Orna Raz

Day 156 Of The War: Hopes For The Future

Moshe Radman kindly agreed  to be photographed. (courtesy)
Moshe Radman kindly agreed to be photographed. (courtesy)

Last night, I once again attended the major demonstration in Kaplan. Again, I faced the dilemma of choosing between participating in the demonstration in Kaplan or joining the rally at “The Hostages Plaza.” Although I believe that the hostages’ plight is the most urgent and important concern for our people, to secure their release, people should demand the removal of Netanyahu, who refuses to take responsibility for his grievous actions.

To make up for my absence from the rallies for the release of the hostages, I began volunteering at the headquarters of the Hostages and Missing Families Forum. Similar to my previous volunteering work at the vegan restaurant J17, here, I am assisting with food preparations as one of the women taking shifts in the dining room. In contrast to J17, where obtaining donations for vegan meals for the soldiers was challenging, there is an abundance of food in the dining room at the headquarters, with donations pouring in from all directions. Perhaps because we feel so  awful about our failure to bring them back, individuals and businesses try to compensate with something tangible.

I chose to volunteer in the dining room because, during this war, I experienced firsthand the comforting power of food. Thus serving food is a meaningful way for me to help.

In Kaplan last night we heard several powerful speakers, including a retired Major General, who called upon Netanyahu to resign now. There was also an evacuee from Beit Hilel in the north, whose parents stayed in the village because they felt that they had no choice, and a young woman who is a rock climber and was on reserve duty for four months in the rescue unit. Their commitment and determination gave me hope. Then next to the stage, I suddenly saw the famous Moshe Radman Abutbul, one of the most admired leaders of the protest against the judicial overhaul, who continues to devote all his time and energy to bring about change in Israel. I thanked him for his activism, and he smiled and shook my hand. I asked for his permission to take his picture, and he kindly agreed. It was around 8 pm.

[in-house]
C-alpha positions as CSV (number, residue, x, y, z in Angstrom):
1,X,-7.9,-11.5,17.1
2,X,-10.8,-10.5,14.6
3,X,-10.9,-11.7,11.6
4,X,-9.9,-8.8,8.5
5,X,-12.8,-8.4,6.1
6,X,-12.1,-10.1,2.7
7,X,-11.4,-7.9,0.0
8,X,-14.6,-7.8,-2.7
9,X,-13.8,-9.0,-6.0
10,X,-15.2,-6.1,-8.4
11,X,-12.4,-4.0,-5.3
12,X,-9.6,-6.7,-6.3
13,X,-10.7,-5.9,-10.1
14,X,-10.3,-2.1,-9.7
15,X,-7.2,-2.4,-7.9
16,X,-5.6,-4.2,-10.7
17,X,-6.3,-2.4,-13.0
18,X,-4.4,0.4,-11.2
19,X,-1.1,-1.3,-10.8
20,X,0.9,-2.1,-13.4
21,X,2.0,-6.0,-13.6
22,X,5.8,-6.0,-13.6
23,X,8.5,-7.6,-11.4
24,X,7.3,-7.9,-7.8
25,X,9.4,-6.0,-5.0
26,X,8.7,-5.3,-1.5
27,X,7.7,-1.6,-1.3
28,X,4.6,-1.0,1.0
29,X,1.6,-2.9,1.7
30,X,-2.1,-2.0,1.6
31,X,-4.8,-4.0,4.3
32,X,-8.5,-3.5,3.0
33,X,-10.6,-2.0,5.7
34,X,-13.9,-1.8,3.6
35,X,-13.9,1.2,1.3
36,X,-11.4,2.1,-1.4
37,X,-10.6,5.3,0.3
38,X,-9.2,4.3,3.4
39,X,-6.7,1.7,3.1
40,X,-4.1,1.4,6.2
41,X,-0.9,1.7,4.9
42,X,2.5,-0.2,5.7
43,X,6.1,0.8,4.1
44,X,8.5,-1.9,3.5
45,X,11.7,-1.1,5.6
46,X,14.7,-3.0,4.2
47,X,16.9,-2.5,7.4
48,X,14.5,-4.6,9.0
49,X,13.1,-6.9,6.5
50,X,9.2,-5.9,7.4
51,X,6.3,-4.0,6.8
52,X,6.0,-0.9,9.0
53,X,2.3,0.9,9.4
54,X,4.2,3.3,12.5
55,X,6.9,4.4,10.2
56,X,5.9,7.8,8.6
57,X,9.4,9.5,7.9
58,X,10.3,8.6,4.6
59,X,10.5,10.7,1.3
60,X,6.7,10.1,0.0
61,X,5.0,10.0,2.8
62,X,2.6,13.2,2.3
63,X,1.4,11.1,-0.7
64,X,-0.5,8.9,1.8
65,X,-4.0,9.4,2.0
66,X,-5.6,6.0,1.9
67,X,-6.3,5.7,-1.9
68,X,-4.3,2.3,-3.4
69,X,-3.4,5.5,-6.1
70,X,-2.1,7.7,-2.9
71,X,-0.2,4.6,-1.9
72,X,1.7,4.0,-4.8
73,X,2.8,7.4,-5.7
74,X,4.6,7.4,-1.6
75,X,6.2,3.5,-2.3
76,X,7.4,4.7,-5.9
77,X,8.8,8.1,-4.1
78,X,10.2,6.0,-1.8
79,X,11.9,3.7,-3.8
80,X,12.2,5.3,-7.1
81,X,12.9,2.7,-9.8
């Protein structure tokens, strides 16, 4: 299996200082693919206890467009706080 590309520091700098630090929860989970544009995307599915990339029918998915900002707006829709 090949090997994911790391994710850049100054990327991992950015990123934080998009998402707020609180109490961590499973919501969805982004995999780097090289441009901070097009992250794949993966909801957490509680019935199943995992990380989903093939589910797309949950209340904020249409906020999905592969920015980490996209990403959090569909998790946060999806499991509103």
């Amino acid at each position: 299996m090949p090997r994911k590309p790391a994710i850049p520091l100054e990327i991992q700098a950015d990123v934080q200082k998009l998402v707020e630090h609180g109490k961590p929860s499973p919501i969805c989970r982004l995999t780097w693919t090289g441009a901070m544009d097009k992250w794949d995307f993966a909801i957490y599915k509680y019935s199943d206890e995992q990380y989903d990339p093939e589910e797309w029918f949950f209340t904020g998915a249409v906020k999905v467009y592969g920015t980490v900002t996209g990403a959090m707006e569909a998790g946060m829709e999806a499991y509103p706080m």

Less than an hour later when the speeches part of the demonstration ended, the protesters marched to Ayalon highway, where the police arrested several of them, including Moshe Radman. I read that he was mistreated by the police and was held for no reason for many long hours. Radman and other activists in the protest against the judicial overhaul are our  future. I hope that they will be the next generation of Israeli leaders who will replace the corrupt and extremist government. They are brave, intelligent, moral, compassionate, and capable, everything that the current politicians in the Knesset and the government are not

About the Author
I hold a PhD in English Literature from the Hebrew University in Jerusalem, specializing in writing about issues related to women, literature, culture, and society. Having lived in the US for 15 years (between 1979-1994), I bring a diverse perspective to my work. As a widow, in March 2016, I initiated a support and growth-oriented Facebook group for widows named "Widows Move On." The group has now grown to over 2000 members, providing a valuable space for mutual support and understanding.
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